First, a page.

• Physical therapy. A PT can show you specific exercises (more on that below) to help strengthen surrounding muscles, which, in turn, takes pressure off your ulnar nerve. This includes range-of-motion exercises to help make sure your arm and hand muscles don’t shorten and nerve gliding exercises that stretch out your nerves. 

While some doctors recommend steroid injections, some research suggests that they’re no more effective than a placebo, according to a study in the journal Archives of Physical Medicine and Rehabilitation.

If your symptoms persist for more than three to six months, Dr. Dang recommends that you see an orthopedic surgeon.

Exercises for Cubital Tunnel Syndrome

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This exercise stretches out your ulnar nerve and helps to relieve inflammation. “When you let the nerve glide, it helps it move better,” adds Dr. Dang.

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These exercises are recommended by Hinge Health physical therapists to support healing from cubital tunnel syndrome and generally help keep your arms and wrists strong and flexible.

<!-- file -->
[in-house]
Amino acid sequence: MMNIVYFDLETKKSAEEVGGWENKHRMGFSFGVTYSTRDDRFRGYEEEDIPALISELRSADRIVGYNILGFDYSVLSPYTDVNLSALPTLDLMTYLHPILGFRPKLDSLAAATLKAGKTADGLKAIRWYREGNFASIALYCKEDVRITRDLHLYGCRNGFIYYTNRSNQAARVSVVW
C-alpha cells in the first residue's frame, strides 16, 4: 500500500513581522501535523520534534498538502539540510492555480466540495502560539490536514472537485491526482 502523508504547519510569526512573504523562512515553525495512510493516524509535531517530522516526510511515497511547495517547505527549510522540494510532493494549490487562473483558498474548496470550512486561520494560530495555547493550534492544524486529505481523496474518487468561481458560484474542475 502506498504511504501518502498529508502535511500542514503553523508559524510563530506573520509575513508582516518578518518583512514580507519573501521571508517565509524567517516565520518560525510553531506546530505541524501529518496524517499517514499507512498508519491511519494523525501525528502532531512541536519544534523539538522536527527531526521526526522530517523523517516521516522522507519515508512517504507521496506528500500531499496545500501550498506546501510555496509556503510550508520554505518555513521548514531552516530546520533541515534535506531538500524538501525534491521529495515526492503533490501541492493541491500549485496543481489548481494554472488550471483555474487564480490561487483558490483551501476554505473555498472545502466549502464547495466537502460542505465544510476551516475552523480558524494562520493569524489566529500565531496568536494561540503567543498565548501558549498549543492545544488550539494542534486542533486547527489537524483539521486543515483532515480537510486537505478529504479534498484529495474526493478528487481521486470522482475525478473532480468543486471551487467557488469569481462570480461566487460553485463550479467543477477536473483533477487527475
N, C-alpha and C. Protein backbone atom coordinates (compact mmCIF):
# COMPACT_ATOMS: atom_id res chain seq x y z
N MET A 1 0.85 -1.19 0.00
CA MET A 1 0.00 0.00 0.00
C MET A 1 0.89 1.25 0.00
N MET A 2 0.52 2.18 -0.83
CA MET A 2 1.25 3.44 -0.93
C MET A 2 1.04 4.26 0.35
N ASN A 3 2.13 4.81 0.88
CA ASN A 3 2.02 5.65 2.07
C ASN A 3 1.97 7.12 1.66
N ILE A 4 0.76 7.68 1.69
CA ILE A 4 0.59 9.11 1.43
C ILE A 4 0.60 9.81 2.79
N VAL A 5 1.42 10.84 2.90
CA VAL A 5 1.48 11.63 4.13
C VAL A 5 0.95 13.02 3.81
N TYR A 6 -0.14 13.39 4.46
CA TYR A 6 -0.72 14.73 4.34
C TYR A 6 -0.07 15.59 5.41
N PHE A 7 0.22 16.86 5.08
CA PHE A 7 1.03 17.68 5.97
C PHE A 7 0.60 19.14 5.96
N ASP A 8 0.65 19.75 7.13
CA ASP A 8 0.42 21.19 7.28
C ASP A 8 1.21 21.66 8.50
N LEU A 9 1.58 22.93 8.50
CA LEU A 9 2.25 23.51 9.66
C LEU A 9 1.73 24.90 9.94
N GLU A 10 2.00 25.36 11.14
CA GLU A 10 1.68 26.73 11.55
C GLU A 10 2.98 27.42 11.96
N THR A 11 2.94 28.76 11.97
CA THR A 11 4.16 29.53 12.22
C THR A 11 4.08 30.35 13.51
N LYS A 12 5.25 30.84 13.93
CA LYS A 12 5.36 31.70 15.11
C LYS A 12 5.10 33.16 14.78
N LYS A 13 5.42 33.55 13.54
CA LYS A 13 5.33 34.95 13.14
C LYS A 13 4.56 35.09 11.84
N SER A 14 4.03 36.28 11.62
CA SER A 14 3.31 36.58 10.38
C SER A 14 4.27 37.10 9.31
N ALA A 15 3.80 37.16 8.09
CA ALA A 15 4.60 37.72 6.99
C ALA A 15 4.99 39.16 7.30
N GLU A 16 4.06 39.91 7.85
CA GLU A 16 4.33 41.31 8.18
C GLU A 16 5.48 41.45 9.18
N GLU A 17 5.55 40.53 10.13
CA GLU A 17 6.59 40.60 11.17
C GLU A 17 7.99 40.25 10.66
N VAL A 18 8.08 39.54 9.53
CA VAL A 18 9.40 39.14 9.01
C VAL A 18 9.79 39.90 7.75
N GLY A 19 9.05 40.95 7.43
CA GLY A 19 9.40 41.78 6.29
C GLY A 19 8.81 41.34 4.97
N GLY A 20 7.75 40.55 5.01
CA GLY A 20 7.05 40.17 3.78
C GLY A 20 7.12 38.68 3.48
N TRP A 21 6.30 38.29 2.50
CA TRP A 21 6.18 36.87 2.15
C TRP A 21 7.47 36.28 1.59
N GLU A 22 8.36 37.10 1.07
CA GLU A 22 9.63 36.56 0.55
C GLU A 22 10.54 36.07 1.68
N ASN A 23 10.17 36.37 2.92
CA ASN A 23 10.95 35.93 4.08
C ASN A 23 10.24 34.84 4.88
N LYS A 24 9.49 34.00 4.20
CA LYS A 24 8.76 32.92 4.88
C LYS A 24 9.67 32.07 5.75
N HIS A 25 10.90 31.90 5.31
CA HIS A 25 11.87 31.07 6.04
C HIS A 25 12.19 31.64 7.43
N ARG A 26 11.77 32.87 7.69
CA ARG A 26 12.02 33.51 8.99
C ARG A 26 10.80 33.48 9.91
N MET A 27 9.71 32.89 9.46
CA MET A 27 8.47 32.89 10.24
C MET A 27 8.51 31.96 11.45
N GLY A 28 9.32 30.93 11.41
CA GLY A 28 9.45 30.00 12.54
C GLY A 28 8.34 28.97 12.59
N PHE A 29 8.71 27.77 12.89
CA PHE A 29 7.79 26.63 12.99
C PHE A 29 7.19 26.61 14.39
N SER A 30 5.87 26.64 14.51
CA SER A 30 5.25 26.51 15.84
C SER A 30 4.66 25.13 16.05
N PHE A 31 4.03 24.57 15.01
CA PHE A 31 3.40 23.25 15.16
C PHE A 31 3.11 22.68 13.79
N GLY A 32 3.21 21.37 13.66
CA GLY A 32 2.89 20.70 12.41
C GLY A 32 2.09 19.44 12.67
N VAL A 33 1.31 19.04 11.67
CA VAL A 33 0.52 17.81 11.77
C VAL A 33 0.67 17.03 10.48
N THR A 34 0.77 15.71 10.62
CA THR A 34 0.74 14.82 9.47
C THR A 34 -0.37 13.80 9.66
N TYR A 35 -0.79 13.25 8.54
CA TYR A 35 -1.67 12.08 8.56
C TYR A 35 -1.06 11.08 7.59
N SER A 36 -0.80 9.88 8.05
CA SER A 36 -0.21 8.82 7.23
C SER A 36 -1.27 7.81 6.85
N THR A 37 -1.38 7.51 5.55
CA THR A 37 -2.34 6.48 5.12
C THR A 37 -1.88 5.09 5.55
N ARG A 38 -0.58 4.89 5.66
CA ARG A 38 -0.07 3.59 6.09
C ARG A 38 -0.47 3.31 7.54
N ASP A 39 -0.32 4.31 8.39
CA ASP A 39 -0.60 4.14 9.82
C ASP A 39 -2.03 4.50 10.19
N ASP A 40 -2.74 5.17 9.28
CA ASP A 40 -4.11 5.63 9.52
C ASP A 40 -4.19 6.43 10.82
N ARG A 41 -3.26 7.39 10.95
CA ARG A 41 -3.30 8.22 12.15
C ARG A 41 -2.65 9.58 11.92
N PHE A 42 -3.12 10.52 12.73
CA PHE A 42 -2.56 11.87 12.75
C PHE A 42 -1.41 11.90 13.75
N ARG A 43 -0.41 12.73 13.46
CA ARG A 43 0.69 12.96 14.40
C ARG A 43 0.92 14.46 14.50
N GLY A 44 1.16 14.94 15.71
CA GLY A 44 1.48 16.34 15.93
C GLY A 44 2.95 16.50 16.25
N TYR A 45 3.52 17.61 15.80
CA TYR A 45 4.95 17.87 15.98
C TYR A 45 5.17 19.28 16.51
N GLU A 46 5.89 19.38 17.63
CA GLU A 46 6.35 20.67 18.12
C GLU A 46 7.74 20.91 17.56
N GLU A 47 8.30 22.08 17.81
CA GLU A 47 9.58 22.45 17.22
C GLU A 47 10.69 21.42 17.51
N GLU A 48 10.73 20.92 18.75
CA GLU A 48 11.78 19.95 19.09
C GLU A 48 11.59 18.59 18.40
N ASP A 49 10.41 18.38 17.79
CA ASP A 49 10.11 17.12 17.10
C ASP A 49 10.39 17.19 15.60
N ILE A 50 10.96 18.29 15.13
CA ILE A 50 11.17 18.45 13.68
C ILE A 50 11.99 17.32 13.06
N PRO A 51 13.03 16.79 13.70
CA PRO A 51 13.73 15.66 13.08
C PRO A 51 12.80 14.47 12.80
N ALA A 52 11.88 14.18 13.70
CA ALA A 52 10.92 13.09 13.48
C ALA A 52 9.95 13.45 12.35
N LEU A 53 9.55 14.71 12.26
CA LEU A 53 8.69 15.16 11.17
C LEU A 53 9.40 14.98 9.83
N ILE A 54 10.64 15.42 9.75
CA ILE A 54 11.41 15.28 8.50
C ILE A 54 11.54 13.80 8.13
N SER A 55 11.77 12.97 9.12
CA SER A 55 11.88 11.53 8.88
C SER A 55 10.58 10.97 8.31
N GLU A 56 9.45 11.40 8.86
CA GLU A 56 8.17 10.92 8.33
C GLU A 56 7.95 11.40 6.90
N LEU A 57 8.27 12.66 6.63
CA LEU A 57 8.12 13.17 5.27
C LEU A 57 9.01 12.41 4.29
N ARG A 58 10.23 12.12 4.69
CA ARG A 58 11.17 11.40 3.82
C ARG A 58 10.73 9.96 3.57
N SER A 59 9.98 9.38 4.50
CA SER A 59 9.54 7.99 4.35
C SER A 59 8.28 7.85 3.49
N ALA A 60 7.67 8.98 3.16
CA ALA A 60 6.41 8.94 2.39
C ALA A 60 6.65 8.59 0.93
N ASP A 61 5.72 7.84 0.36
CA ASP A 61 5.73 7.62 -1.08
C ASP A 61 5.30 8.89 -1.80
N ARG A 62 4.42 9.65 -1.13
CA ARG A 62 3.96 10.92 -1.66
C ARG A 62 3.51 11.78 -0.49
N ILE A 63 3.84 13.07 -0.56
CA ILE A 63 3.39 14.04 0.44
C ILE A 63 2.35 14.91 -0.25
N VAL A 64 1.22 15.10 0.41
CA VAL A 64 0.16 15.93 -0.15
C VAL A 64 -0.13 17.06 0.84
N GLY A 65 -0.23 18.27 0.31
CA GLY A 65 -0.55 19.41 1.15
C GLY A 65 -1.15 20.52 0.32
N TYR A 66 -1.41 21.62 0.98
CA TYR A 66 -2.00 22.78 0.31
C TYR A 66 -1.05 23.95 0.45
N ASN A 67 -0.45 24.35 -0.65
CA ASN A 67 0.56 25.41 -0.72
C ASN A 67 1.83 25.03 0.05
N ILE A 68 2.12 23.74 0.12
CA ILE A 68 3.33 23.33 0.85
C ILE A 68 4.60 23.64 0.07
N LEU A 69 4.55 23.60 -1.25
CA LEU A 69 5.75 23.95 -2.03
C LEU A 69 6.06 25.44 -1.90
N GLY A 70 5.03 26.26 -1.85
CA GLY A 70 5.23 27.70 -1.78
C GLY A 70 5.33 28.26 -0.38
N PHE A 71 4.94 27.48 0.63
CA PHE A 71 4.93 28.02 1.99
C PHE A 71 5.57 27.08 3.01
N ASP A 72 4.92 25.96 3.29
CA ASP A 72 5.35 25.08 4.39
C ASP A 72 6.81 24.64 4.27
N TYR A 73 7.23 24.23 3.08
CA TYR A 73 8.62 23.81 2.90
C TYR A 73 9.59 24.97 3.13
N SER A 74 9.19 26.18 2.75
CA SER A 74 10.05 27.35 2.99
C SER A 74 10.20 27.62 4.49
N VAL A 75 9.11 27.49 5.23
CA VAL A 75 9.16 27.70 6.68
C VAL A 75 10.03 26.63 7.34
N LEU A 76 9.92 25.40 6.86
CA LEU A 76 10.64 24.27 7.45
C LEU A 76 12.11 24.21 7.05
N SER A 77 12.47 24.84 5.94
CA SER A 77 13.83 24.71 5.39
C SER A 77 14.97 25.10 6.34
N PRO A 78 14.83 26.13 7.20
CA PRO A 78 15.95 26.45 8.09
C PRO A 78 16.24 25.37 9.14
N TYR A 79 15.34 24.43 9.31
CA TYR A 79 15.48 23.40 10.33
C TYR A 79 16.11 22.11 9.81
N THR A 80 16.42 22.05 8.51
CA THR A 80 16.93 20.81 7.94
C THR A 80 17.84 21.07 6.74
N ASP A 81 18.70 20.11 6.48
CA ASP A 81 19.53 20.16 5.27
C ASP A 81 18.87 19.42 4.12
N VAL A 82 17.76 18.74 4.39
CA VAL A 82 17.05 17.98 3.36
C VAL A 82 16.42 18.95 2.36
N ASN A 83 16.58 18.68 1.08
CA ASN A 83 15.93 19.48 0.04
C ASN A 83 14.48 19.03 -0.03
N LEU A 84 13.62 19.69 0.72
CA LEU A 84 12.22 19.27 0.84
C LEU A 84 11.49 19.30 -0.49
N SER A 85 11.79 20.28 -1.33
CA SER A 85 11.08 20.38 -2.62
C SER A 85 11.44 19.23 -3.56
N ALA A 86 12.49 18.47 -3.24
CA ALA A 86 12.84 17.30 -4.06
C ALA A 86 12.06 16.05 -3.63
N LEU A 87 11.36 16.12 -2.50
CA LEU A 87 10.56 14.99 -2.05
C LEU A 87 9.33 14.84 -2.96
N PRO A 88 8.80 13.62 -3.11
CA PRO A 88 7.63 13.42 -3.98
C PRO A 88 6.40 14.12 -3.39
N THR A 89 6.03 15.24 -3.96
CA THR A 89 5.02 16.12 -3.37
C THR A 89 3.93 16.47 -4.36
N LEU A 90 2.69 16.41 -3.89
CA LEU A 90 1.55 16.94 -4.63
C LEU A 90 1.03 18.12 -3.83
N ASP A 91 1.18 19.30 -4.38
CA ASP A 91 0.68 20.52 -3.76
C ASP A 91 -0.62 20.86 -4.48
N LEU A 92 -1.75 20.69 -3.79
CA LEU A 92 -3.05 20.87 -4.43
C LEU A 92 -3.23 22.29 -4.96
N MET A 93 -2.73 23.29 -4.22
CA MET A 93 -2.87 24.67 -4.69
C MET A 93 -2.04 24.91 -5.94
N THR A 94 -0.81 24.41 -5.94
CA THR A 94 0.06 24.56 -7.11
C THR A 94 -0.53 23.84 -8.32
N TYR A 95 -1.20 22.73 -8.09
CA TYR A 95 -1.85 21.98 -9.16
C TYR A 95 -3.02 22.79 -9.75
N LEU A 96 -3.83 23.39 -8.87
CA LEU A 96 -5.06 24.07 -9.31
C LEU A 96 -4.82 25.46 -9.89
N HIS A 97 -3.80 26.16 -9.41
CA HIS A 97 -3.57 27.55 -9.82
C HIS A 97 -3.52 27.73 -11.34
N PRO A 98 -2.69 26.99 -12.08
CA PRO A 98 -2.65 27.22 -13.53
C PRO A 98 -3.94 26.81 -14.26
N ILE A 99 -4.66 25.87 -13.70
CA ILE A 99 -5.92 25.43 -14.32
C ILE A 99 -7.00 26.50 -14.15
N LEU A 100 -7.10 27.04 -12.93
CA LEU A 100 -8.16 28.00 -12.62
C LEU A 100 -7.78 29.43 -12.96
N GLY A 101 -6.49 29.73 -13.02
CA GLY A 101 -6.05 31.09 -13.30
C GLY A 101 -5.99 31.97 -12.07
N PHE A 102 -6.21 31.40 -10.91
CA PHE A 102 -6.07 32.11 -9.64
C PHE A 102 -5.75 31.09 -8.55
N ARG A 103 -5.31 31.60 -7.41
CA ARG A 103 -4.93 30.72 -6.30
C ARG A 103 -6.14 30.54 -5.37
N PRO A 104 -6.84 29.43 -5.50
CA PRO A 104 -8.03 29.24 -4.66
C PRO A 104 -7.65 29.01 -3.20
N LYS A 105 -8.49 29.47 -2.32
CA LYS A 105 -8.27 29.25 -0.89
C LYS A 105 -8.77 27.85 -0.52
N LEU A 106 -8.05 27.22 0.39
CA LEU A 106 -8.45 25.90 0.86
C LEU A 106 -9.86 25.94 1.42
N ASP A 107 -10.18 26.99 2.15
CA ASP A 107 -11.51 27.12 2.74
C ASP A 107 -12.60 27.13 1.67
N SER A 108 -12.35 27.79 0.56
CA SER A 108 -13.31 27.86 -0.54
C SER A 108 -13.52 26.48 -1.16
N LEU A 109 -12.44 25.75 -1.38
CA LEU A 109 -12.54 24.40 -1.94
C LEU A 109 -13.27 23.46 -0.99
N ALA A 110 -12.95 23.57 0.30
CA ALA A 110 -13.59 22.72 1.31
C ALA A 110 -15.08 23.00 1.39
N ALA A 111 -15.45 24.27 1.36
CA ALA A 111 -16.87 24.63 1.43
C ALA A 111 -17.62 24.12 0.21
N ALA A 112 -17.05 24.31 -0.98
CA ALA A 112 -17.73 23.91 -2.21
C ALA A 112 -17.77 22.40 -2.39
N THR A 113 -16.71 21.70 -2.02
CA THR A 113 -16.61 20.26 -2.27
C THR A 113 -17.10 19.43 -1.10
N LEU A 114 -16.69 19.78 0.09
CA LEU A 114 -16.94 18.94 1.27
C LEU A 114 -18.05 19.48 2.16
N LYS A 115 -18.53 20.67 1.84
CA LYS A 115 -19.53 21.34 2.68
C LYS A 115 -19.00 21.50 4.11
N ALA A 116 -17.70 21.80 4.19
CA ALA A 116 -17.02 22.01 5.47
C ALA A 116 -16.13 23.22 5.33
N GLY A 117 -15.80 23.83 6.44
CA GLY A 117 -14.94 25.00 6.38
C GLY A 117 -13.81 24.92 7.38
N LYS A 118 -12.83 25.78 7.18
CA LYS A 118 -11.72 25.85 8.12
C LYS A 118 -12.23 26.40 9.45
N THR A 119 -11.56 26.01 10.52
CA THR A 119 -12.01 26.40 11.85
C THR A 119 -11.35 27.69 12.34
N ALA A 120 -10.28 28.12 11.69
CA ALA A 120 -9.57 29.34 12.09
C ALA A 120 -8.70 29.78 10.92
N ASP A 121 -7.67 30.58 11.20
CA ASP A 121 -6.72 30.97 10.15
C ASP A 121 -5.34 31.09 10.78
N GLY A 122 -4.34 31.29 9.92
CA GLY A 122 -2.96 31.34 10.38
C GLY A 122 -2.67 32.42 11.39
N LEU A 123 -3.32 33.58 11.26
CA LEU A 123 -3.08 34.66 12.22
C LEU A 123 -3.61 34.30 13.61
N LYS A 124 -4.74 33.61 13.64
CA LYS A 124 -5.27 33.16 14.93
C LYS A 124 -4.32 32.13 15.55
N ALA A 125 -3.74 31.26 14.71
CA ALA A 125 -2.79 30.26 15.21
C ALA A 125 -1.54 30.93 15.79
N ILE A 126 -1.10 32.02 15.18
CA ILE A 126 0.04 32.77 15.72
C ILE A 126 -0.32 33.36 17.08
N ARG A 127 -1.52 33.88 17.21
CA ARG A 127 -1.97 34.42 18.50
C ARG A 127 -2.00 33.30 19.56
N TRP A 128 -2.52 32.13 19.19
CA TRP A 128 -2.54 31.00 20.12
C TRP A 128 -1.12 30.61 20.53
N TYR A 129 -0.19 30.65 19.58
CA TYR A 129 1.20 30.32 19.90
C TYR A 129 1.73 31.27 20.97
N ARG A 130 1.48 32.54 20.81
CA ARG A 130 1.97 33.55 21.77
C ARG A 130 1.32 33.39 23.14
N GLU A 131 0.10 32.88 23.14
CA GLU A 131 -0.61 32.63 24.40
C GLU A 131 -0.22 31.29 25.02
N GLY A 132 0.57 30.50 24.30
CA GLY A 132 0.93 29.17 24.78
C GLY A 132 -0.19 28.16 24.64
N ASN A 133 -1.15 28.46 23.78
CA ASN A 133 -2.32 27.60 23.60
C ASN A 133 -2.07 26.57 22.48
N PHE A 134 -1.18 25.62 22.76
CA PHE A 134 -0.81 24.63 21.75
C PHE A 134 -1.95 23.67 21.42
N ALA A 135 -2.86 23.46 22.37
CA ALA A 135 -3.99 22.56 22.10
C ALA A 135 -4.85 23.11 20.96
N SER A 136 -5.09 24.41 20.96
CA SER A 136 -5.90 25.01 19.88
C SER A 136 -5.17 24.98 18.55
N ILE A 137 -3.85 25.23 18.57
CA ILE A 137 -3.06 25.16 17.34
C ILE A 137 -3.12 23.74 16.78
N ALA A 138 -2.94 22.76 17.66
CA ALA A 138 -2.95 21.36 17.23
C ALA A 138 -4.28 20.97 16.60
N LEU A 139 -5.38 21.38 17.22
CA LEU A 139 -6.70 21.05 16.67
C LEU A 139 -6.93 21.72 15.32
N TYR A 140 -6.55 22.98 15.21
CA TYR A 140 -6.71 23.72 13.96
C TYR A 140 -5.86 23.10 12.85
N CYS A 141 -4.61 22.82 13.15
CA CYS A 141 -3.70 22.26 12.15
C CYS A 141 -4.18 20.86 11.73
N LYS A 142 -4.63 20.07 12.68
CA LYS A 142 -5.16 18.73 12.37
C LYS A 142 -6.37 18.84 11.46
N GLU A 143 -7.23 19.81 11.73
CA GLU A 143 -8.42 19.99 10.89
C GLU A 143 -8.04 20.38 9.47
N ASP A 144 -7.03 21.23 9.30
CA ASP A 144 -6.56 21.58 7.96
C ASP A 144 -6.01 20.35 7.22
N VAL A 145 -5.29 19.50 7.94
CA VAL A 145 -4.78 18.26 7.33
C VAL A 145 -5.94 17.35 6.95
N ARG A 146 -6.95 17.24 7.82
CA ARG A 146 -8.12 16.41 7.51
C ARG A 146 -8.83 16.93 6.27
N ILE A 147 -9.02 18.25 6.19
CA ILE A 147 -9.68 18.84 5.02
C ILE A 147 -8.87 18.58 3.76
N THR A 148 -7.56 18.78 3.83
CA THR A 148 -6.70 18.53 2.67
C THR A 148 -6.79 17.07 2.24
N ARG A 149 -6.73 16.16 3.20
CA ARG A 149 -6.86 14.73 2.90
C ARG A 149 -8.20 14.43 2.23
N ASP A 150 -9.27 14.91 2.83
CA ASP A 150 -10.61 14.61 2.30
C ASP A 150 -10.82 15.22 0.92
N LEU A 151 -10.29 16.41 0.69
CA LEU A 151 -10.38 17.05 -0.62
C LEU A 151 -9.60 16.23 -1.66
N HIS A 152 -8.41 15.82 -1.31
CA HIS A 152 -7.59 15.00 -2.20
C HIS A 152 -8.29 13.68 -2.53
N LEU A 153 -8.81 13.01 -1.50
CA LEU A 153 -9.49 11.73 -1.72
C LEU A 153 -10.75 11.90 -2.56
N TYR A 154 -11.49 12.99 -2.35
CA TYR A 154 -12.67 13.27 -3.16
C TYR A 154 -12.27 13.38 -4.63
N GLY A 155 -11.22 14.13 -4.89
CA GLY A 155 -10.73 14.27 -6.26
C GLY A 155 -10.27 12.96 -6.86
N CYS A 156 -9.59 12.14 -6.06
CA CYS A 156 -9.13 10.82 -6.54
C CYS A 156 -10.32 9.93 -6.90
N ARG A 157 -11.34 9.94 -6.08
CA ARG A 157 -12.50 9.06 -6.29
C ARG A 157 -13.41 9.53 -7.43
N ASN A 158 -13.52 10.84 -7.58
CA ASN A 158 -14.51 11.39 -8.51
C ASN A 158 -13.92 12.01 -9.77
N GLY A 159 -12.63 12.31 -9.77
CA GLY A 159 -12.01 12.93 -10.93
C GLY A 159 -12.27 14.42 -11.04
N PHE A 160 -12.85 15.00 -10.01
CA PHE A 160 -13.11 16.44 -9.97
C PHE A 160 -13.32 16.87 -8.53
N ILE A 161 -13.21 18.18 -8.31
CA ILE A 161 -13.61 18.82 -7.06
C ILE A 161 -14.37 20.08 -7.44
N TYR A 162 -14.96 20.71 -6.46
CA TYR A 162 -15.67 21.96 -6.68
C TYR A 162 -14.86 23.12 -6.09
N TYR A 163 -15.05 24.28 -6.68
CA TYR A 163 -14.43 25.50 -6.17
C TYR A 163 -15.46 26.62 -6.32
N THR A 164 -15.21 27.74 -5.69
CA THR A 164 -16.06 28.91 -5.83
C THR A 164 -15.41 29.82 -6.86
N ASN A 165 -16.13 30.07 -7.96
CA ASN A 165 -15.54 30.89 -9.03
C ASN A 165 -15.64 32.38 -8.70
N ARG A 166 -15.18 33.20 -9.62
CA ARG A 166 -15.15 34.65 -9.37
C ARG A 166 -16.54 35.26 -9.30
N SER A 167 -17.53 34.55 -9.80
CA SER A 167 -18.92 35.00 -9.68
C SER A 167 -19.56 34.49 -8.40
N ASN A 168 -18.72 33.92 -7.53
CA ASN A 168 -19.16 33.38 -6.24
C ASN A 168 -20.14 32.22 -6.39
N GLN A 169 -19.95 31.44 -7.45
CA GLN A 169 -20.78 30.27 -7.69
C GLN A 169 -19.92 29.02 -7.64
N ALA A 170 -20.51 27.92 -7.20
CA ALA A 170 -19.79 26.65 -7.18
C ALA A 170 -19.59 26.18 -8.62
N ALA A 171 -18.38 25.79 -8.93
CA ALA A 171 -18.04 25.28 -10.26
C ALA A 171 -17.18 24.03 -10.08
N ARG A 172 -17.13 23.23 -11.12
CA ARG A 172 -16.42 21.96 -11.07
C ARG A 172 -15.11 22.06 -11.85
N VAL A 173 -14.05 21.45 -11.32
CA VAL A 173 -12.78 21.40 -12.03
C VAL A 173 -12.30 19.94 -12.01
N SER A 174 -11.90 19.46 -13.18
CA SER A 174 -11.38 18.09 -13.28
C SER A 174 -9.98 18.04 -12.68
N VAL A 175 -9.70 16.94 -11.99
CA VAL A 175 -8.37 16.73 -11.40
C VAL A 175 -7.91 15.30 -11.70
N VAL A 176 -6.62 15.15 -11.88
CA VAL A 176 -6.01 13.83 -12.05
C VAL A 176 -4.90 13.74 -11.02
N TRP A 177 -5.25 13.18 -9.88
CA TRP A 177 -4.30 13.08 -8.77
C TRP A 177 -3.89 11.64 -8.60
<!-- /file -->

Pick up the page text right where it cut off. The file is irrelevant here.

The information contained in these videos is intended to be used for educational purposes only and does not constitute medical advice or treatment for any specific condition. Hinge Health is not your healthcare provider and is not responsible for any injury sustained or exacerbated by your use of or participation in these exercises. Please consult with your healthcare provider with any questions you may have about your medical condition or treatment.

PT Tip: Cushion Your Wrists

Wrist problems sometimes go hand in hand with elbow problems,” says Dr. Dang. If you notice cubital tunnel syndrome flare-ups at work, for example, place an elevated cushion under your wrist while you type to keep it in a more neutral position.

How Hinge Health Can Help You